I make these cookies all the time, but I really wish I could figure out how to make them consistently. I made the first batch on Saturday but these cookies ended up baking super thin, to the point they wouldn't stand up as gifts. I think the butter got too warm and soft, and I suspect that using some oat flour changed the structural integrity of the dough. I also think the cookie scoop I used was too big - 2 tbsp makes far too big a cookie. Oh well - the husband gets to eat those so he's all happy since his cookie supply has been replenished.

The second batch made on Sunday came out much better - I didn't substitute any oat flour, I put the dough in the fridge for several hours to chill before baking, and I used a small scooper. This doesn't really help in my quest to make consistent cookies since I changed too many variables at one time to determine whether there is one culprit behind my floppy cookies. Nonetheless, I had gift-worthy cookies, which I promptly bagged up, tied with ribbon bows after watching YouTube videos on how to tie ribbon bows (yes, I am OCD) and popped them into the freezer.

Tis the Season for overeating!

Friday, December 3, 2010

Friday's Food For Thought: What the hell do neurologists know about how to eat your gingerbread men?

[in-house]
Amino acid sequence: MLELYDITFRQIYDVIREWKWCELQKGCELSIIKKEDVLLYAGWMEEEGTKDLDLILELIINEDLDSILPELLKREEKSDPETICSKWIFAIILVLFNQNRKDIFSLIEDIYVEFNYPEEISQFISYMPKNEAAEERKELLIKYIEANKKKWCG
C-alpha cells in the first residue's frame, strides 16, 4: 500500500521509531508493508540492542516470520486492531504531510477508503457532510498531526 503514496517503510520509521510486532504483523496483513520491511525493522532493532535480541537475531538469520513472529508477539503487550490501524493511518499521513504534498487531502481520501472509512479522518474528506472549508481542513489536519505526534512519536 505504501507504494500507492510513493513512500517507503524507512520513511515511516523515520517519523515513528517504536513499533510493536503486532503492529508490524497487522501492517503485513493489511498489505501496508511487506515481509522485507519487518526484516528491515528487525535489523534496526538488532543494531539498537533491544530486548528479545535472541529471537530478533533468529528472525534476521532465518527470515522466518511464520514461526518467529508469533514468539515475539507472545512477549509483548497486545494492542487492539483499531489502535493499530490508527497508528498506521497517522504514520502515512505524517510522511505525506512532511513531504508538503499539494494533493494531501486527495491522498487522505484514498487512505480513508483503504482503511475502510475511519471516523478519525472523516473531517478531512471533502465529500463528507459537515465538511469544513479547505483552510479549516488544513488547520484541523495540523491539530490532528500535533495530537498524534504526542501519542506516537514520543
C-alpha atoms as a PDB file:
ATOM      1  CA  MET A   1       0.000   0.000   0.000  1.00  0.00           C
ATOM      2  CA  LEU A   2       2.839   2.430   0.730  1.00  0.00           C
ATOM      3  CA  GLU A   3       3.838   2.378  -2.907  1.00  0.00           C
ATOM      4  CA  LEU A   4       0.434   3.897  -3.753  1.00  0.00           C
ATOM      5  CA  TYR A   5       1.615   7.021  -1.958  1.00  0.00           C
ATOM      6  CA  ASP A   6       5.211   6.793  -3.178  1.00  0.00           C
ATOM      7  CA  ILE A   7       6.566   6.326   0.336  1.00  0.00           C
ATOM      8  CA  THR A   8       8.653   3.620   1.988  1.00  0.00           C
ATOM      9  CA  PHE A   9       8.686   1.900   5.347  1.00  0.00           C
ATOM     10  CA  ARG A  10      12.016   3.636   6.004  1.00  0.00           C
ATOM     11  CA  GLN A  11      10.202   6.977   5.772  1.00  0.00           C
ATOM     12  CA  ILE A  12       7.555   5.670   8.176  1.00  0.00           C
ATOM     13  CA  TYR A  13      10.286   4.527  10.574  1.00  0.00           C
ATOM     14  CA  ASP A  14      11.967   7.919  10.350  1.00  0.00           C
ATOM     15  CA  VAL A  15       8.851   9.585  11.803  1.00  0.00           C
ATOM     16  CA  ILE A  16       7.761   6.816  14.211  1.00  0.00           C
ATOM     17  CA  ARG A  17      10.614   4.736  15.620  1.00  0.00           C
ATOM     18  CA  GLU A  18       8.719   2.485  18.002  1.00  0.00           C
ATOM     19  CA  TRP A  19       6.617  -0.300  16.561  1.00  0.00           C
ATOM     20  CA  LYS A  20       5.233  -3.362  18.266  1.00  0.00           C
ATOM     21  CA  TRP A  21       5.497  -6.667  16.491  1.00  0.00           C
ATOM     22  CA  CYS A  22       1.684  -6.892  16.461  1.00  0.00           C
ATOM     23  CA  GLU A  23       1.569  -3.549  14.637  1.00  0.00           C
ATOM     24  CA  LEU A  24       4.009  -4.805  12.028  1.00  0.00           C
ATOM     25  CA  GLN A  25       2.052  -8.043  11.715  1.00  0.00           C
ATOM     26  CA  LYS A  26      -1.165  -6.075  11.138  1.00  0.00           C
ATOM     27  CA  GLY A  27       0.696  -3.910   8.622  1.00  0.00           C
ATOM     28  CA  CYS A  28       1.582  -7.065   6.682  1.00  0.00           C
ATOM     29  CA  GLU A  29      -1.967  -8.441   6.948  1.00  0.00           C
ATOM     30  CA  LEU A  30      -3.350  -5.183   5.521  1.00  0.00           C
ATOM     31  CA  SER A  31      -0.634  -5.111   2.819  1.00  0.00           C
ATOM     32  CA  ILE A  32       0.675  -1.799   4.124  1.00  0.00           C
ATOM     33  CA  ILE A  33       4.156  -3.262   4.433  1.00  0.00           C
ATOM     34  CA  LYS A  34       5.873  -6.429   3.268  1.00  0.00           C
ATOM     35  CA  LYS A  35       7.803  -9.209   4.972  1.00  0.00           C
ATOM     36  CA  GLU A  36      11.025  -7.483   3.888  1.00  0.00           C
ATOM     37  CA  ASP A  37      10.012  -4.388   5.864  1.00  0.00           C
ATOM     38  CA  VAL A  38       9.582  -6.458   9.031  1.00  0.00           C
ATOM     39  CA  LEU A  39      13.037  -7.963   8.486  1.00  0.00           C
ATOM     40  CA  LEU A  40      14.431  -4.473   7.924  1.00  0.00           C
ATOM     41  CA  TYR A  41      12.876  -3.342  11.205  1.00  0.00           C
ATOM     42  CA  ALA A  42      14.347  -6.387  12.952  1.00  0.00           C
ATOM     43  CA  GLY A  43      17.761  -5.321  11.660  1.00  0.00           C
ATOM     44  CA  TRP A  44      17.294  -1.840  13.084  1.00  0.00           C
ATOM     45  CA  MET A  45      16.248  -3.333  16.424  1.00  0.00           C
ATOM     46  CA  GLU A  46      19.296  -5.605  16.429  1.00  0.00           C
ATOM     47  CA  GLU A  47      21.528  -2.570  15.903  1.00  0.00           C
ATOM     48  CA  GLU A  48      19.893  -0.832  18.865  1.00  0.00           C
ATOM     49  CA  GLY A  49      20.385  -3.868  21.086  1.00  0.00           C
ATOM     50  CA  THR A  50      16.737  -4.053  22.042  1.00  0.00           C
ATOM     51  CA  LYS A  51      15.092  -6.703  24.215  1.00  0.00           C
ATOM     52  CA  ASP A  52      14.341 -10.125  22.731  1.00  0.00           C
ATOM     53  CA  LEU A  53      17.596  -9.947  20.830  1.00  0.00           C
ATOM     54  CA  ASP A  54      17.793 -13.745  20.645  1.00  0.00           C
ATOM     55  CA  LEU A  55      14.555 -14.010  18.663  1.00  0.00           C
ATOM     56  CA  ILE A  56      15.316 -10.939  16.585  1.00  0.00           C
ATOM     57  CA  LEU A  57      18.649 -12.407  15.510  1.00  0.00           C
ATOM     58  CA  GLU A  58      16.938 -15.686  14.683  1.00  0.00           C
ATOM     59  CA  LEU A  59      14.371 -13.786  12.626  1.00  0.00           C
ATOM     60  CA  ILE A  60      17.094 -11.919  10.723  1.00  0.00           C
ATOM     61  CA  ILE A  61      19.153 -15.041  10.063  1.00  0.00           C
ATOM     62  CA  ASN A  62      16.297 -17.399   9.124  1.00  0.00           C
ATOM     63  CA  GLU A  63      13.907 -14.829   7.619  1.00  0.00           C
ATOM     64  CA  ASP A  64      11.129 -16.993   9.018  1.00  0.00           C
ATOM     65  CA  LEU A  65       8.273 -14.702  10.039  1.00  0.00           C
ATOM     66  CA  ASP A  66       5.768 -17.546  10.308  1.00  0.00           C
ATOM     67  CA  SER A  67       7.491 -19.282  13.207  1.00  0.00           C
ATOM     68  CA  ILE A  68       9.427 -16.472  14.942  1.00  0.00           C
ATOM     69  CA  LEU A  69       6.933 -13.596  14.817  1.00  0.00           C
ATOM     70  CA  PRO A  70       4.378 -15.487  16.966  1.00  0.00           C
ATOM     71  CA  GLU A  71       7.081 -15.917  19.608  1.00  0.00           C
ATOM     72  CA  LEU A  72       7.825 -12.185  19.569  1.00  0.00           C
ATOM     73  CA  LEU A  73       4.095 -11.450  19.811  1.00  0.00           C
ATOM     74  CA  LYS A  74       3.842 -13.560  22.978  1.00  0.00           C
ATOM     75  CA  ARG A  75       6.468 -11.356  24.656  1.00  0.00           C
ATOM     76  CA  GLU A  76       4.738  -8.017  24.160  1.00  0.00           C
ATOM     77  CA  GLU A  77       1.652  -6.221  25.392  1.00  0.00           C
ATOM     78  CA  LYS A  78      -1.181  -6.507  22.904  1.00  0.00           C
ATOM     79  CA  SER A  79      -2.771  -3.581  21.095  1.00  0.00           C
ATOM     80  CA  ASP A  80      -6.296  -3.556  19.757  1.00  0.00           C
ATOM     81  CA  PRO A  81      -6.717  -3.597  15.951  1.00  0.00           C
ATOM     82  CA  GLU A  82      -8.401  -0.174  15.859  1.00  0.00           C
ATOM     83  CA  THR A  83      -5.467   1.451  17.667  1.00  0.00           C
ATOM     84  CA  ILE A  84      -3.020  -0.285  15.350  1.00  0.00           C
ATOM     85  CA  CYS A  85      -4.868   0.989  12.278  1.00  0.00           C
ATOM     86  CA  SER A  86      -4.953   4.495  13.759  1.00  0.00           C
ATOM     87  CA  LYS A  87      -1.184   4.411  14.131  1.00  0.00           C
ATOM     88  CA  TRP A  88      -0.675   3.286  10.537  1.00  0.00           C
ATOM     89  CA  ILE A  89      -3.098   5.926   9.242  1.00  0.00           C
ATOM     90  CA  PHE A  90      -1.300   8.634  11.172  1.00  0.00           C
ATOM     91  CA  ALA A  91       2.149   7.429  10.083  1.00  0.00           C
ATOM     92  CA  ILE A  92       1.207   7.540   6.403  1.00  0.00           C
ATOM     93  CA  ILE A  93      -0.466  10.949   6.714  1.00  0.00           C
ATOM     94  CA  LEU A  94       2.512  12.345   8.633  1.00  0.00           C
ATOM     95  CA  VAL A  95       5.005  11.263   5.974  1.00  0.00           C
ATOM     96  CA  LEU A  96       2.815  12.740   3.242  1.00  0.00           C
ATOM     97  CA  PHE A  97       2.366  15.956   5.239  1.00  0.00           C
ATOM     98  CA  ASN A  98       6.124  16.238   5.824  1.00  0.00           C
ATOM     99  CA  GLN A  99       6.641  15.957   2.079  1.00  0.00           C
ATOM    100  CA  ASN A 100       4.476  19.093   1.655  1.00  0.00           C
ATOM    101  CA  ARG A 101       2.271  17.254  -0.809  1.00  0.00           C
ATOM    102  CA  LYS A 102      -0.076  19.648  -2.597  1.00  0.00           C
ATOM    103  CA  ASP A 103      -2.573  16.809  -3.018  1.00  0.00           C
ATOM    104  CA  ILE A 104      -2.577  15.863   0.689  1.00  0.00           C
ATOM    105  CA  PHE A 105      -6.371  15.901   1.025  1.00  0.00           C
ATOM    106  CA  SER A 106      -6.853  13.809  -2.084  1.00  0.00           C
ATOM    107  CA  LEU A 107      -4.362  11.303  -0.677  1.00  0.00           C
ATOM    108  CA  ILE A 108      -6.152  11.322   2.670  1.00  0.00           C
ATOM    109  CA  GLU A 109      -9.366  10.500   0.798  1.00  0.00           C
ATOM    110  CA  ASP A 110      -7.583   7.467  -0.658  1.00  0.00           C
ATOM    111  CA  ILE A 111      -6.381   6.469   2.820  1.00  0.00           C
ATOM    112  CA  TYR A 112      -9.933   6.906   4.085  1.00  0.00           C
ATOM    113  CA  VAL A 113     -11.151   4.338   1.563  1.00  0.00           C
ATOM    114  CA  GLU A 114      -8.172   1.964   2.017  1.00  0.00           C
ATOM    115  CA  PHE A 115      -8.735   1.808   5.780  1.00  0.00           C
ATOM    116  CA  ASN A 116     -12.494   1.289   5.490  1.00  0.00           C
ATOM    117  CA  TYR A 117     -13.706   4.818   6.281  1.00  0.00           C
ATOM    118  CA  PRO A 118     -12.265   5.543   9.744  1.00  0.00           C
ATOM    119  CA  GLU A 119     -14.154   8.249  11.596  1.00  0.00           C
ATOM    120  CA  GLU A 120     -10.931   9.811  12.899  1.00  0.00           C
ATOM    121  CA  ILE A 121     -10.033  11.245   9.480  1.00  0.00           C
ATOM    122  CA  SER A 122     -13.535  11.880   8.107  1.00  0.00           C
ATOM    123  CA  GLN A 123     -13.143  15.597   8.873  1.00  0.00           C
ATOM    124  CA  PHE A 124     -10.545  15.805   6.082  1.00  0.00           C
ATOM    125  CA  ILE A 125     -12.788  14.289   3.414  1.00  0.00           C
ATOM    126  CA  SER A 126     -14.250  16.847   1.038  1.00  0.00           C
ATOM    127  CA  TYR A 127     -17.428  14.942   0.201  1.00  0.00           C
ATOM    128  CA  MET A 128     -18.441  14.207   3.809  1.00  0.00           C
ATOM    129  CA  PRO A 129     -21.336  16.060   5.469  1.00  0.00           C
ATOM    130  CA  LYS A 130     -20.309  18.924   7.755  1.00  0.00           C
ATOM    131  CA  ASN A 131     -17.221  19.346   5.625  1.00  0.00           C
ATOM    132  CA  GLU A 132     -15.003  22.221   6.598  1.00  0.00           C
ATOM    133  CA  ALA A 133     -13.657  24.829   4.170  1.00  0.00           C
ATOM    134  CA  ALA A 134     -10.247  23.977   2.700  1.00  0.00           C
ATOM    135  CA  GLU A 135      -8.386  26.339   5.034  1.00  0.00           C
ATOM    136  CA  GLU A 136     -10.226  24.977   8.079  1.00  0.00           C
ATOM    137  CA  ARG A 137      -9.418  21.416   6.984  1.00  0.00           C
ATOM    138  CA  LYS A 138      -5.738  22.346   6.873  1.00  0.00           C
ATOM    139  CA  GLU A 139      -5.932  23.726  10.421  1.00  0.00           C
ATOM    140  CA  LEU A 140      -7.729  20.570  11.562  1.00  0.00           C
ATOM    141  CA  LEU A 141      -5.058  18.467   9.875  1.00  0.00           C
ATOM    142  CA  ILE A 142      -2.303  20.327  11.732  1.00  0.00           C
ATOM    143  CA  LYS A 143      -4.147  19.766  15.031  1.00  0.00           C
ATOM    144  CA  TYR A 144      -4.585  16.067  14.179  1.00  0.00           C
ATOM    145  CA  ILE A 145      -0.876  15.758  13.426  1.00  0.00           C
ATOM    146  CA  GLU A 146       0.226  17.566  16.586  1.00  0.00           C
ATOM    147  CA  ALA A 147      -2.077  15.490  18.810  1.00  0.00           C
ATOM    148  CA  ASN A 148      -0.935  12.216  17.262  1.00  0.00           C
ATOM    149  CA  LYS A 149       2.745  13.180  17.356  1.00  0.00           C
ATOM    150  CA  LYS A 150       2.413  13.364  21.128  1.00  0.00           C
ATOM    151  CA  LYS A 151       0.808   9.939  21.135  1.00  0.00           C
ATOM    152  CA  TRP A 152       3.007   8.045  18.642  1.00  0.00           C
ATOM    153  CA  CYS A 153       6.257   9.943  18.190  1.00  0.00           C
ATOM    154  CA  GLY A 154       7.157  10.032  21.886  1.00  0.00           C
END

I've already fallen off the wagon, with last week being Thanksgiving and all - but it's still Friday so I feel like I'm back on track!

Here's the (extremely) short article (link below):

"ONCE THEY actually catch the gingerbread man, most Americans go for his head.

That's according to a biting survey sponsored by Dunkin' Donuts, which asked people how they devour a gingerbread cookie.

Two-thirds say they chomp down on the treat's top, while 20% bite off the legs and 16% go for the arms.

The doughnut chain trotted out a neurologist, Dr. Alan Hirsch, to make sense of the findings.

"If one chooses to bite the head first, it indicates an achievement-oriented individual, a natural leader, who won't take no for an answer," he said.

Those who bite the right hand tend to be "skeptical and pessimistic," while lefties "have a flare for creativity and are more extroverted." The leg-eaters are apparently sensitive types."

(http://www.nydailynews.com/lifestyle/food/2010/12/03/2010-12-03_gingerbread_man_eaters_go_for_head.html)

So here are my questions:

1. Why would Dunkin Donuts commission this survey? What does it tell them?

2. Why the hell would you consult a neurologist? There's nothing about a person's nervous system that would guide their cookie-eating style. Do these idiots not realize they need a psychiatrist or a psychologist? Oh wait, this is Dunkin Donuts we're talking about.

I haven't eaten a gingerbread man in so long, I don't know what appendage I consume first. And what does it mean if I try to eat the whole cookie at once?